On Wednesday evening, Pulitzer Prize-winning author, physician and assistant medical professor Siddhartha Mukherjee ’93 delivered the 2018 Presidential Lecture in the Humanities and Arts, discussing cancer through both cultural and scientific perspectives. The lecture was titled “Notes from the Edge of an Experiment (or Cancer’s Anxieties).” In his talk, Mukherjee detailed the cultural history of cancer as well as modern medicine’s approach to treatment.
The annual event, funded by the President’s office and sponsored by the Stanford Humanities Center and the Cantor Arts Center, aims to bring distinguished scholars, artists and critics to speak on campus.
Caroline Winterer, director of the Stanford Humanities Center, opened the event and introduced University President Marc Tessier-Lavigne. Tessier-Lavigne then introduced Mukherjee, not only highlighting his accomplishments as a “renaissance man”but also describing him as a “close personal friend.”
“[Mukherjee is] a master storyteller who makes scientific cancer exploration come alive for millions of readers around the world,” Tessier-Lavigne said, referencing Mukherjee’s best-selling novel “The Emperor of All Maladies: a Biography of Cancer.”
Mukherjee’s lecture focused on the dynamic nature of cancer, outlining its origins through both science and cultural history. He described how cancer has been approached in various ways since antiquity, from more traditional approaches to the modern computational, machine learning approach.
According to Mukherjee, the etymology of the word “cancer” can be traced back to the ancient Greek word “karkinos,” meaning “crab.” In ancient Greece, cancer was thought of as an unnatural resident in the body, like a crab living under the sand. For a long time, theories around cancer for a long time revolved around that idea that the disease was caused by a foreign body and treatment focused on removing tissue to eradicate it.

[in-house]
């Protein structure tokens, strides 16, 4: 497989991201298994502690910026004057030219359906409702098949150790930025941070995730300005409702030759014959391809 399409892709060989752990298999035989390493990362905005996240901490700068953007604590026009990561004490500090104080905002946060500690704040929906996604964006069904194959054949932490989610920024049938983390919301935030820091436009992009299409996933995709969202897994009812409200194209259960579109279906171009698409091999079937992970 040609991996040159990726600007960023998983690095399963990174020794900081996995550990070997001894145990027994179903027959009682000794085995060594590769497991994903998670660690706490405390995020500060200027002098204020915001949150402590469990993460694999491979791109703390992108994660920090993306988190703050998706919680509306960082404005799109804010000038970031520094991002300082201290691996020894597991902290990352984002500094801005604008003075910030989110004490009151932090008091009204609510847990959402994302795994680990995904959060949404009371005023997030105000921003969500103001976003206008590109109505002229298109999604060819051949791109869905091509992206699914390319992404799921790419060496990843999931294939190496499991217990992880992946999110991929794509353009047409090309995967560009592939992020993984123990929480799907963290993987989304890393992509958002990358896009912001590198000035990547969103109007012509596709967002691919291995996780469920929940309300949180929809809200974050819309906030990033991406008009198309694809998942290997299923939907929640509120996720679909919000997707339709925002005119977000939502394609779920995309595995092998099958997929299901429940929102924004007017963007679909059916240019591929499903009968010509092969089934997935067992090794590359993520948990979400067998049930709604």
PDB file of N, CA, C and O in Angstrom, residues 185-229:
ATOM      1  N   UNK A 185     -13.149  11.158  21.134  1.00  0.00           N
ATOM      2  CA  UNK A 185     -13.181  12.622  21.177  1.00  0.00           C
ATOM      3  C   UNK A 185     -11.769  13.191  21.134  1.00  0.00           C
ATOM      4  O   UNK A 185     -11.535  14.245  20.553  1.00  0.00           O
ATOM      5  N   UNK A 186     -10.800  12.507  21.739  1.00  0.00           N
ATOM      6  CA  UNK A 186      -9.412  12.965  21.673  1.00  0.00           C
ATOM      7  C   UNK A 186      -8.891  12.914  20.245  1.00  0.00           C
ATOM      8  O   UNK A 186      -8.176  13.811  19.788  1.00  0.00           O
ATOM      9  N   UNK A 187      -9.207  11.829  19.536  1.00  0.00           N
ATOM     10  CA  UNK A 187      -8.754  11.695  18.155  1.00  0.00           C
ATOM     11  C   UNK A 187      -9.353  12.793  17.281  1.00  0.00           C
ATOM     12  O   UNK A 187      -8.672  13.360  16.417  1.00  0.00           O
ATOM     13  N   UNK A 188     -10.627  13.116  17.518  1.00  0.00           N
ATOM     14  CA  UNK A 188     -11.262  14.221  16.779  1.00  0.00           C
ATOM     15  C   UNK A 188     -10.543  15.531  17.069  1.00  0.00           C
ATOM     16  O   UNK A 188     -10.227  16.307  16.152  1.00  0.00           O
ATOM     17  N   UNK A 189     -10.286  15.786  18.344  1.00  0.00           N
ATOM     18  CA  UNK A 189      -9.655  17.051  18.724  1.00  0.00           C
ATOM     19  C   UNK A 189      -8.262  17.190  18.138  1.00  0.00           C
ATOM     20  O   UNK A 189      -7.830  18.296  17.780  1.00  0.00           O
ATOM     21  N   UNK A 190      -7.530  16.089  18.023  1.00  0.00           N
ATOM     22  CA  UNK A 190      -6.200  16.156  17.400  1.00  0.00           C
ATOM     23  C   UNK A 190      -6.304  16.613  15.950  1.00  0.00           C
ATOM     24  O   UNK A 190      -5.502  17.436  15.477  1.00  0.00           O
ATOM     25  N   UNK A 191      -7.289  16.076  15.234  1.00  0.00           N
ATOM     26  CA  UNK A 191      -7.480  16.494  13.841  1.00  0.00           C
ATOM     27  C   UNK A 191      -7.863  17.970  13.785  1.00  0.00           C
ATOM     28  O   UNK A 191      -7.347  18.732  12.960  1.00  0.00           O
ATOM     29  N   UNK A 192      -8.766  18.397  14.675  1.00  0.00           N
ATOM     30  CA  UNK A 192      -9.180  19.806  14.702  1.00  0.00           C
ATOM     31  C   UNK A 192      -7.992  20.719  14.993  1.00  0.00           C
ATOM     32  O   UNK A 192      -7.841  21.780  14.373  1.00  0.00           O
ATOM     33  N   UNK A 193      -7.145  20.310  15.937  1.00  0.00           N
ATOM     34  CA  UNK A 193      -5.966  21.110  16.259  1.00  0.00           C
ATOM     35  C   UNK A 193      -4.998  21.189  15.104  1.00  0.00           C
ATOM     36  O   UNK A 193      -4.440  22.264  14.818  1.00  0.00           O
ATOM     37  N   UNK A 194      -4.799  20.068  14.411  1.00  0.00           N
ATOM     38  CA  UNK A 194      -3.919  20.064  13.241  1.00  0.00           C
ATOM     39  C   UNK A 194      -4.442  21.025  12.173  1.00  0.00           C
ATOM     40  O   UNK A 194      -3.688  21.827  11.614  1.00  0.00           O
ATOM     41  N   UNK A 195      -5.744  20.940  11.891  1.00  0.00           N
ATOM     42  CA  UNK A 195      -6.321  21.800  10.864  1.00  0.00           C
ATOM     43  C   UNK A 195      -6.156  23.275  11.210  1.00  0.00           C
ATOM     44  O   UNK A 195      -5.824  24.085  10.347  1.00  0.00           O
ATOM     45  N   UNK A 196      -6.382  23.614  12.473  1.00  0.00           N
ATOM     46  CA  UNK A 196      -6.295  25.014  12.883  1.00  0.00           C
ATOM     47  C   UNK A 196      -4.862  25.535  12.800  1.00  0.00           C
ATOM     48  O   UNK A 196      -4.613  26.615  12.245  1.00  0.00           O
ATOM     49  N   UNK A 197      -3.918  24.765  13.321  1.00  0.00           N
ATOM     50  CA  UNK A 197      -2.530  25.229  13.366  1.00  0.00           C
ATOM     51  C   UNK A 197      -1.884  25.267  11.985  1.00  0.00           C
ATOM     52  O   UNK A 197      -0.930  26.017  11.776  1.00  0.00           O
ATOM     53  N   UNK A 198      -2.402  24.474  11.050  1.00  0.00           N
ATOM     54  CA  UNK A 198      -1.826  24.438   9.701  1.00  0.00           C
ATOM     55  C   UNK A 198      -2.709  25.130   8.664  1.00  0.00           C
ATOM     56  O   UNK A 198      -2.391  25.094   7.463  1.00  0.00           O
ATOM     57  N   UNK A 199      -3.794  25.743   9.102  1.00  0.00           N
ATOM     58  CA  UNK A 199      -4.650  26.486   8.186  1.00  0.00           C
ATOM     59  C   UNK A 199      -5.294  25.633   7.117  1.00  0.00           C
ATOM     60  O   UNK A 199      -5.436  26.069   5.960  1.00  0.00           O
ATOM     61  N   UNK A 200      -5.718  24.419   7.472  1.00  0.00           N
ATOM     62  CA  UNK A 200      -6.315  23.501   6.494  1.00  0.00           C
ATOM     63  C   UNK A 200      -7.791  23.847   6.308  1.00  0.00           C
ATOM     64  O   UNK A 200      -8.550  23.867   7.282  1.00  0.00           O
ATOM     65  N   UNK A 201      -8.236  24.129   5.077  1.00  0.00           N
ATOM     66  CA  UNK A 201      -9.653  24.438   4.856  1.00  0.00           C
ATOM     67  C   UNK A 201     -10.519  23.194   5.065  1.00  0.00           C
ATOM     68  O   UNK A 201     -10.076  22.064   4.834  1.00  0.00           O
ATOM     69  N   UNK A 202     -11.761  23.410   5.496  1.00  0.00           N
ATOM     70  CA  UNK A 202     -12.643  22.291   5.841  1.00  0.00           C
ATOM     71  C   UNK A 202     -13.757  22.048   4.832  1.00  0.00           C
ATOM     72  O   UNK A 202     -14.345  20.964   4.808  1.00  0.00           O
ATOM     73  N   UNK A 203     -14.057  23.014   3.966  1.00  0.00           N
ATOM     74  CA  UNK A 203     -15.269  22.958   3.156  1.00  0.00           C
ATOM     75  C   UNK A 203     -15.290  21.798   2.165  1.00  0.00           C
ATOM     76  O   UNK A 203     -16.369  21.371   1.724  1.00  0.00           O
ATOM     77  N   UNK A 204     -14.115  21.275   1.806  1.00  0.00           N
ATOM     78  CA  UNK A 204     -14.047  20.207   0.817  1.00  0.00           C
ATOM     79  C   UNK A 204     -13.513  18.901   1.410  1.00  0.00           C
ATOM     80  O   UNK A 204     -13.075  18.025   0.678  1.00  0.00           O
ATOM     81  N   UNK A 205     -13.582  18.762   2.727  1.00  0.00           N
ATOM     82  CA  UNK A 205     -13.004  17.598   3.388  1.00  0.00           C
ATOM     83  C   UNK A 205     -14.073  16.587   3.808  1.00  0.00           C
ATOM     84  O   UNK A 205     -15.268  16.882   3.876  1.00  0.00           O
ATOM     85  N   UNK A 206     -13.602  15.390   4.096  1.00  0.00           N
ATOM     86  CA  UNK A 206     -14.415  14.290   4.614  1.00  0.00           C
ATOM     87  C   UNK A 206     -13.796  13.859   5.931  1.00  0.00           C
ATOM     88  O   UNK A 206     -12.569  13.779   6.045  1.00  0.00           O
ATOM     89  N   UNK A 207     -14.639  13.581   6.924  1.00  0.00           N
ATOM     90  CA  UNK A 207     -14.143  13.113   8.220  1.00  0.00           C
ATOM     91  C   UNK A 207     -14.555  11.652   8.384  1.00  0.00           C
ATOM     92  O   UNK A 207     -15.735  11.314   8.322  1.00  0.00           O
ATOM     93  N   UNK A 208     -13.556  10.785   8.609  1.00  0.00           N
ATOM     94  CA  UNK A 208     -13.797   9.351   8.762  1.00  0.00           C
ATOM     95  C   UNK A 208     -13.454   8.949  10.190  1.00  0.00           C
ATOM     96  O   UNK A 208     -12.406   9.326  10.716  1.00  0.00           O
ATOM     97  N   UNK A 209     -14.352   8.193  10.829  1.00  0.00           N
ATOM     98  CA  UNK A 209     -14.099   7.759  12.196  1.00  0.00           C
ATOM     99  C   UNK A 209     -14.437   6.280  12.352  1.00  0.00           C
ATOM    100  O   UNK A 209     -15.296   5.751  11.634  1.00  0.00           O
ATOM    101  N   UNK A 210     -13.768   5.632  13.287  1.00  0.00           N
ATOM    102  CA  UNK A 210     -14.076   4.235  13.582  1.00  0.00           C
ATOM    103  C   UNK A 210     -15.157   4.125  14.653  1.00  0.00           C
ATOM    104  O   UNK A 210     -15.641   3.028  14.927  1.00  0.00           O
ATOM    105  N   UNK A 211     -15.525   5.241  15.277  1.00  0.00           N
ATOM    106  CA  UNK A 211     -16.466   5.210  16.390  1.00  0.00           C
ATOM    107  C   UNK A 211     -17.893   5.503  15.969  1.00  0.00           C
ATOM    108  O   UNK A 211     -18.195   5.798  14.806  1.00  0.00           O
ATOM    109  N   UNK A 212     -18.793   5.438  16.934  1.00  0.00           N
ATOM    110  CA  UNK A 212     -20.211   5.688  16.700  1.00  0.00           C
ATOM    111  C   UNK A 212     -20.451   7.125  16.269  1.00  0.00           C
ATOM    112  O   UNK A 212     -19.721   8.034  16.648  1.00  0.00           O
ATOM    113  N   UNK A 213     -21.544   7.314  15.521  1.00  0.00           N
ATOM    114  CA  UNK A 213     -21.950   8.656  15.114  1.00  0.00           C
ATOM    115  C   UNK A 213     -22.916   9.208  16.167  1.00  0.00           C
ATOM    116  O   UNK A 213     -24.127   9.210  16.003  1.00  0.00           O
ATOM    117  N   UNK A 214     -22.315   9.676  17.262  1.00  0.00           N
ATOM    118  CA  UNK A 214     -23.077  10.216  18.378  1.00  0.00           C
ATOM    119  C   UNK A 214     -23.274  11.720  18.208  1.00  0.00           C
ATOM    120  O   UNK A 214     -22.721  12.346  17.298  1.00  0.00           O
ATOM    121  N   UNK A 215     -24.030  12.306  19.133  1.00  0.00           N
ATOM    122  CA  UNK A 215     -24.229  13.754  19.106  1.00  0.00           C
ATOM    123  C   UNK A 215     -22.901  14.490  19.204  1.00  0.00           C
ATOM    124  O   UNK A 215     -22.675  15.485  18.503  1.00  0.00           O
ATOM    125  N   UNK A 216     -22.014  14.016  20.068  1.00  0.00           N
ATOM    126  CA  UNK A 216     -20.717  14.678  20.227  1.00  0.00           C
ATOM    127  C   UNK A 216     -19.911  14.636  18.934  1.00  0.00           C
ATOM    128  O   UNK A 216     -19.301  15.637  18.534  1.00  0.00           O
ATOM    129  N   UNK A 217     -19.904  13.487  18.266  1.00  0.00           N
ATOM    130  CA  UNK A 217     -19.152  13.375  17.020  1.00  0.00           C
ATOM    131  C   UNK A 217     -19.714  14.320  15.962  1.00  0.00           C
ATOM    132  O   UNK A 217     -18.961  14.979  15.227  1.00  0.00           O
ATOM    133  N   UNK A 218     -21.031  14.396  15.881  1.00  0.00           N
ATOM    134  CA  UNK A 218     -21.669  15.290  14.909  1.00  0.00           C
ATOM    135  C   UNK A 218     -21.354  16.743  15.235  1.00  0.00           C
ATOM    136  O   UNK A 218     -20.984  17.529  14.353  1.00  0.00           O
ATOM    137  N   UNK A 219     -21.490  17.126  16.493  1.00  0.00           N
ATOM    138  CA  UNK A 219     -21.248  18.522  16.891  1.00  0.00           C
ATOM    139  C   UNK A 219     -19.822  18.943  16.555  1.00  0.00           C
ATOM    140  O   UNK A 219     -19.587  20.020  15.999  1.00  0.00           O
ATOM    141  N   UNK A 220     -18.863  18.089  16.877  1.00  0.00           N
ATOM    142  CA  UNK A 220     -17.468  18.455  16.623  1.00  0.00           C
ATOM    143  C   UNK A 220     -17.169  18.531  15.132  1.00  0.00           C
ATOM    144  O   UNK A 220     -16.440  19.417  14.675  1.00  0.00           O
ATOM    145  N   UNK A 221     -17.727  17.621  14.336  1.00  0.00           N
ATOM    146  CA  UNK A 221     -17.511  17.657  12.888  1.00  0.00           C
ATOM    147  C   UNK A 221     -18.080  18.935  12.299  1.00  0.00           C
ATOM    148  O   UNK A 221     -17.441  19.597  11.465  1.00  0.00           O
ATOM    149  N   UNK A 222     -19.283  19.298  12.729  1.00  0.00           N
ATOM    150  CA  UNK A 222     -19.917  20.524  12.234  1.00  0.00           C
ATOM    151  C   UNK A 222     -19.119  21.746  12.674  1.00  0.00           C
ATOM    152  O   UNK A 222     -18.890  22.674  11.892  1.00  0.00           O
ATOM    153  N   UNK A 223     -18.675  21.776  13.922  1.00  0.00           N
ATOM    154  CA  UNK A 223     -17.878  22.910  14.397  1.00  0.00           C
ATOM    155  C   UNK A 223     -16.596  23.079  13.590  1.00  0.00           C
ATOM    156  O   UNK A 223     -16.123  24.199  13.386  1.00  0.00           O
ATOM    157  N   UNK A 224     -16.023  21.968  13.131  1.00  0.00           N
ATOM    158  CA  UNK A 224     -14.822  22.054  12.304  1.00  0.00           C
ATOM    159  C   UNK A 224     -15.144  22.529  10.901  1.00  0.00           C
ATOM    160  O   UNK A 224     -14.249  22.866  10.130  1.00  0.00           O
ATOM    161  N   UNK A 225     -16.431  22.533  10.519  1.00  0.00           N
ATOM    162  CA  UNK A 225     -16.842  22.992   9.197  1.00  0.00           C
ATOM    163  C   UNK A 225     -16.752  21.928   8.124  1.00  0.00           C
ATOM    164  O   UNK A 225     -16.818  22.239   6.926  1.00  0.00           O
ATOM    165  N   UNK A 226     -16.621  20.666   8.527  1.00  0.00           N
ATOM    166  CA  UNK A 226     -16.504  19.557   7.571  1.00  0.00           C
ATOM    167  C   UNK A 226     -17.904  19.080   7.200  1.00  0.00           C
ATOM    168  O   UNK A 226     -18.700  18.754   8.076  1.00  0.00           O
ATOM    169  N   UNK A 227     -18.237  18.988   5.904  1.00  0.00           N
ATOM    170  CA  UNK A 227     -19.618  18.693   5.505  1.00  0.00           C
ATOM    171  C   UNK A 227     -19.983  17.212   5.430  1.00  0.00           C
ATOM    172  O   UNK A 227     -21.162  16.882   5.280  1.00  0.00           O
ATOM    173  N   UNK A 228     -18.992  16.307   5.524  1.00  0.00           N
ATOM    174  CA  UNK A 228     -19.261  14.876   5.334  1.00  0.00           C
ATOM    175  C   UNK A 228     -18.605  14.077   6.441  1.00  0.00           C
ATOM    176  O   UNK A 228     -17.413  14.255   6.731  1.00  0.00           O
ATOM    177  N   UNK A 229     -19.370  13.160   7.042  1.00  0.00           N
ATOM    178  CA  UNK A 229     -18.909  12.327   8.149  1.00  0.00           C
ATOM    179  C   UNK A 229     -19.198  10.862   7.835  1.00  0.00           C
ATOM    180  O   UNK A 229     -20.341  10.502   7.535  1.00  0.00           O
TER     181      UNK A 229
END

It wasn’t until the 1970s that the locus of the disease shifted from being thought of as something foreign to something “stemming from within us.” Mukherjee talked about the cultural and “mystic” implications of that idea. “We have met the enemy and he is us,” his slides read.
According to Mukherjee, modern medicine has increasingly shifted the cancer discussion in the direction of prevention rather than treatment. To describe this new focus, Mukherjee used the “Orwellian” term “previvor,” which refers to “a survivor who has not yet developed a disease that he may develop in the future.”
“We think of people as patients before they [are] patients,” he said. “My talk as a humanist is to address what happens when the focus shifts from survivors to previvors and from exterior to interior.”
Mukherjee further addressed modern medical technologies’ impact on cancer. He cited the use of genome sequencing, which allows researchers to personalize patients’ cancer treatment through targeted therapy.
He also highlighted the growing role of machine learning in identifying cancerous cells. Mukherjee showed pictures of a melanoma that, an algorithm correctly identified the tumors as malignant when he, as a trained oncologist, would have classified them incorrectly as benign.
Mukherjee stressed that these methods rely on data and require the constant “surveillance” of people’s bodies. He ended his lecture by calling cancer a “totalitarian institution,” and raised concerns about the cultural risk of inducing constant anxiety by having people’s bodies incessantly screened for diseases.
“How does being a previvor change how we imagine ourselves?” he asked the audience.
Audience member Karthik Sivaram M.A. ’17 related the lecture to Mukherjee‘s book “The Gene: An intimate history.”
“[Mukherjee] comes from a family with significant genetic schizophrenia, and in his book he talks about how that was his motivation [for writing],” Sivaram said. “He never got his genome sequenced because he said he would rather live in a world where he doesn’t know [if he has the disease].”